48. Srebro R, Wright WW (1980) Visually evoked potentials to pseudorandom binary sequence stimulation: Preliminary clinical trials. Arch Ophthalmol 98: 296–298

  49. Srebro R, Sokol B, Wright W (1981) The power spectra of visually evoked potentials to pseudorandom contrast reversals of gratings. Electroencephalogr Clin Neurophysiol 51: 63–68

  50. Tsutsui J, Nakamura Y, Takenaka J, Fukai S (1973) Abnormality of the visual evoked response in various types of amblyopia. Jpn J Ophthalmol 17: 83–93

  51. Tuttle DR (1973) Electrophysiological studies of functional amblyopia utilizing pattern reversal techniques. Unpublished Thesis, University of Louisville, Louisville, Kentucky

  52. Tweel LH van der (1964) Relation between psychophysics and electrophysiology of flicker. Doc Ophthalmol 18: 287–304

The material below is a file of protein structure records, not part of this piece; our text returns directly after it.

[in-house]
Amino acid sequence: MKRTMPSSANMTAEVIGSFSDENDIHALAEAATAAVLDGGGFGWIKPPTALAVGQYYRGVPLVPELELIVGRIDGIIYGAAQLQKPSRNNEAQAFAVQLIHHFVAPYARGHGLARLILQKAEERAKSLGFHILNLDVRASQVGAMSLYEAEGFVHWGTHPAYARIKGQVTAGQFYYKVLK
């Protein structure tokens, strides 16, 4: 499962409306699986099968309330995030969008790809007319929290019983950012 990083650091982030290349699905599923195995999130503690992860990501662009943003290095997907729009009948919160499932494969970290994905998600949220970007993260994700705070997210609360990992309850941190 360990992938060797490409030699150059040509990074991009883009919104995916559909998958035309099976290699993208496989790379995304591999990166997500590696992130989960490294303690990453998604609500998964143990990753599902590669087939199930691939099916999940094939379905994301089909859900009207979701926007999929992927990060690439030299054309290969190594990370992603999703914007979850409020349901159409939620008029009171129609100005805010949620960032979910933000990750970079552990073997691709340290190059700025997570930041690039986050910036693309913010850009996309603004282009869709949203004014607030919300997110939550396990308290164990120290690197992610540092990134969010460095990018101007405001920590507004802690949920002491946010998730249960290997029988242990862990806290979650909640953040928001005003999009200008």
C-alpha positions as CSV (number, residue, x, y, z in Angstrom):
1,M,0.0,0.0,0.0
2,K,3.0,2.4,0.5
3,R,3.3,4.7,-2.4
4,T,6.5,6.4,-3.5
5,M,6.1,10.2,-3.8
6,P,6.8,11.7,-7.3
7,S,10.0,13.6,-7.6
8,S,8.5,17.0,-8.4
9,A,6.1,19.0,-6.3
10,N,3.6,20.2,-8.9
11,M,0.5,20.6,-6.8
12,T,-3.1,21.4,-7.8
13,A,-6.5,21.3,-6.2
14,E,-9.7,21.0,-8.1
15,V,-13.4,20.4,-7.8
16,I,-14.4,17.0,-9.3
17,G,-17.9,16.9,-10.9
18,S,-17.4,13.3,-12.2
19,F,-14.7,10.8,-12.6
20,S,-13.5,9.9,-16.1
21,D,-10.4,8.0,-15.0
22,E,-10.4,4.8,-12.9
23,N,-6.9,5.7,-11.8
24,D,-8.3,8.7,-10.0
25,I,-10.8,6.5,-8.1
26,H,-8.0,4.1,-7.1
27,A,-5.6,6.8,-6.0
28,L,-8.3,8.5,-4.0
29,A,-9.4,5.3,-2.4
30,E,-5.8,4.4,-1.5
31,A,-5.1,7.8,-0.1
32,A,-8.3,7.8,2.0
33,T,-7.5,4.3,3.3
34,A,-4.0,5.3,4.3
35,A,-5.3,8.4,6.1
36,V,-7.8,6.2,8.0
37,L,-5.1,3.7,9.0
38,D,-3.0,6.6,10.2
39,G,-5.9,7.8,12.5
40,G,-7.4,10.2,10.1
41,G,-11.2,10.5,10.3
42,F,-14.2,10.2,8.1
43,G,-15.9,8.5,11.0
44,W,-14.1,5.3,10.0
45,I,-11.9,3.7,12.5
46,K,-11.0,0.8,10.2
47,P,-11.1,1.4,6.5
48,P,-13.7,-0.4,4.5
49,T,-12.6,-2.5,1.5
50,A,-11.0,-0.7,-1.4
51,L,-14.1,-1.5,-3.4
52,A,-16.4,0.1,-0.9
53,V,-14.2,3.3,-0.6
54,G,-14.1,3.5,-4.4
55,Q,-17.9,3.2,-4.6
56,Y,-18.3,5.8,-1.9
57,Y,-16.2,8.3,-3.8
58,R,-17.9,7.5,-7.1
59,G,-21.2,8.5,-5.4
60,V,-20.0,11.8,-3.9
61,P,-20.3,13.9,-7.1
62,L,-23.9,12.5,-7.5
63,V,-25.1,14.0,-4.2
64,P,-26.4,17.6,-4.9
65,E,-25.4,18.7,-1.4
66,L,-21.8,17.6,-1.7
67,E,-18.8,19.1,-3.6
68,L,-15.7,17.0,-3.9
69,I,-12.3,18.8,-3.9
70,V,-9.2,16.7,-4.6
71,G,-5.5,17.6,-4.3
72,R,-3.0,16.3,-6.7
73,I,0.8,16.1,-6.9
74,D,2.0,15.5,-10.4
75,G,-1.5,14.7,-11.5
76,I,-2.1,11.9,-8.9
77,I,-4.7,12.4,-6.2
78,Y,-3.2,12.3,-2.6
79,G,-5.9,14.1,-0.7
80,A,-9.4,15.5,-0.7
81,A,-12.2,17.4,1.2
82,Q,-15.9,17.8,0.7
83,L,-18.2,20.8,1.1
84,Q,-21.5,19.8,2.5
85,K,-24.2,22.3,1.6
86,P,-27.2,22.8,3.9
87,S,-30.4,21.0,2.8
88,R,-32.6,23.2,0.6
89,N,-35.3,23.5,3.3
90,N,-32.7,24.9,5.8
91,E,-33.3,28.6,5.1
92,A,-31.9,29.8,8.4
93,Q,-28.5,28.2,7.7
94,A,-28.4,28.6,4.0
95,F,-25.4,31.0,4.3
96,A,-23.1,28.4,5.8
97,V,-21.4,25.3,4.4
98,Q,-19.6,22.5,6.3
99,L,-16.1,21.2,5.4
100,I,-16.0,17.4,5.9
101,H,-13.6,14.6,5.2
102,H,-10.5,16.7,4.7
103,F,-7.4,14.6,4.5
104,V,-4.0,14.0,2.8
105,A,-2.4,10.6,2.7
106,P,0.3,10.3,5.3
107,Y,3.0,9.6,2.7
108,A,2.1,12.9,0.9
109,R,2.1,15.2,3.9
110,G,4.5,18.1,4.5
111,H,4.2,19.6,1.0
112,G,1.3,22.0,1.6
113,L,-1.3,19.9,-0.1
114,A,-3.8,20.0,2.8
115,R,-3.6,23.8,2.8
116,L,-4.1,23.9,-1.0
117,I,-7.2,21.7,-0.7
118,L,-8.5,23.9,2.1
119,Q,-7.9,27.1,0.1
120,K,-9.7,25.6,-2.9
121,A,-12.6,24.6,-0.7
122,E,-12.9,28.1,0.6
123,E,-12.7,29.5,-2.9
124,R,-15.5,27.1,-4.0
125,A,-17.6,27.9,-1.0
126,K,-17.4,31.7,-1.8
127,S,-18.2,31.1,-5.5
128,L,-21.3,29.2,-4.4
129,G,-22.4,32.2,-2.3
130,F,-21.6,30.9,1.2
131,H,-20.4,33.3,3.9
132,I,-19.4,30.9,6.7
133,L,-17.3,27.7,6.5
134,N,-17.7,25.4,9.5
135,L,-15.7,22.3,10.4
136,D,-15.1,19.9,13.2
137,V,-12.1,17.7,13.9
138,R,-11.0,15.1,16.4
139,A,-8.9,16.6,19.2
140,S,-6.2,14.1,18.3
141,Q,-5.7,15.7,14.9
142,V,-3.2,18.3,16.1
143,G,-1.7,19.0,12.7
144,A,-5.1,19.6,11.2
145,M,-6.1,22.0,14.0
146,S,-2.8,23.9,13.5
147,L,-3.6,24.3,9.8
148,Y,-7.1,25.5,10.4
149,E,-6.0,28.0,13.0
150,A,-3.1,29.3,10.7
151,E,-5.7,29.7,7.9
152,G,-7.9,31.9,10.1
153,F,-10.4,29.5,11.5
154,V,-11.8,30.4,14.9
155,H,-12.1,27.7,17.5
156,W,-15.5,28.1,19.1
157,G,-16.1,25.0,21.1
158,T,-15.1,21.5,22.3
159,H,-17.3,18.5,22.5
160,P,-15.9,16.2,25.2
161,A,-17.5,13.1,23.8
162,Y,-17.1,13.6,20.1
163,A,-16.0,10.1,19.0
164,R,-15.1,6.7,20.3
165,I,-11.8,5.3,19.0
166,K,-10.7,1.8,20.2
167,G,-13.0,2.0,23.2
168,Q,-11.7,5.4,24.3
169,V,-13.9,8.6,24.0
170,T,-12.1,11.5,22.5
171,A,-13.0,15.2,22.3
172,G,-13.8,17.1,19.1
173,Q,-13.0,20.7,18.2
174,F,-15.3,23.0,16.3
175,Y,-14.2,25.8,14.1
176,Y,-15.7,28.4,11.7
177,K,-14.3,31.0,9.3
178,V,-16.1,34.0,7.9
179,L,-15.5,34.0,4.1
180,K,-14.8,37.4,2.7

53. Tyler CW, Apkarian P, Nakayama K (1978) Multiple spatialfrequency tuning of electrical responses from human visual cortex. Exp Brain Res 33: 535–550

  54. Wanger P, Nilsson BY (1978) Visual evoked responses to patternreversal stimulation in patients with amblyopia and/or defective binocular function. Acta Ophthalmol (Copenh) 56: 617–627

  55. Werre PF, Smith CJ (1964) Variability of responses evoked by flashes in man. Electroencephalogr Clin Neurophysiol 17: 644–652

  56. Yinon U, Jakobovitz L, Auerbach E (1974) The visually evoked response to stationary checkerboard patterns in children with strabismic amblyopia. Invest Ophthalmol Vis Sci 13: 293–296

Download references

Author information

Correspondence to R. E. Manny PhD.

Additional information

Supported by grant ROI EYO1728 from the National Eye Institute, National Institutes of Health, Bethesda, Maryland

Rights and permissions

Reprints and Permissions

About this article

Cite this article

Manny, R.E., Levi, D.M. The visually evoked potential in humans with amblyopia: Pseudorandom modulation of uniform field and sine-wave gratings. Exp Brain Res 47, 15–27 (1982). https://doi.org/10.1007/BF00235881

Download citation

Key words

  • Visually evoked potential
  • Amblyopia
  • Pseudorandom modulation
  • Temporal frequency
  • Spatio-temporal interactions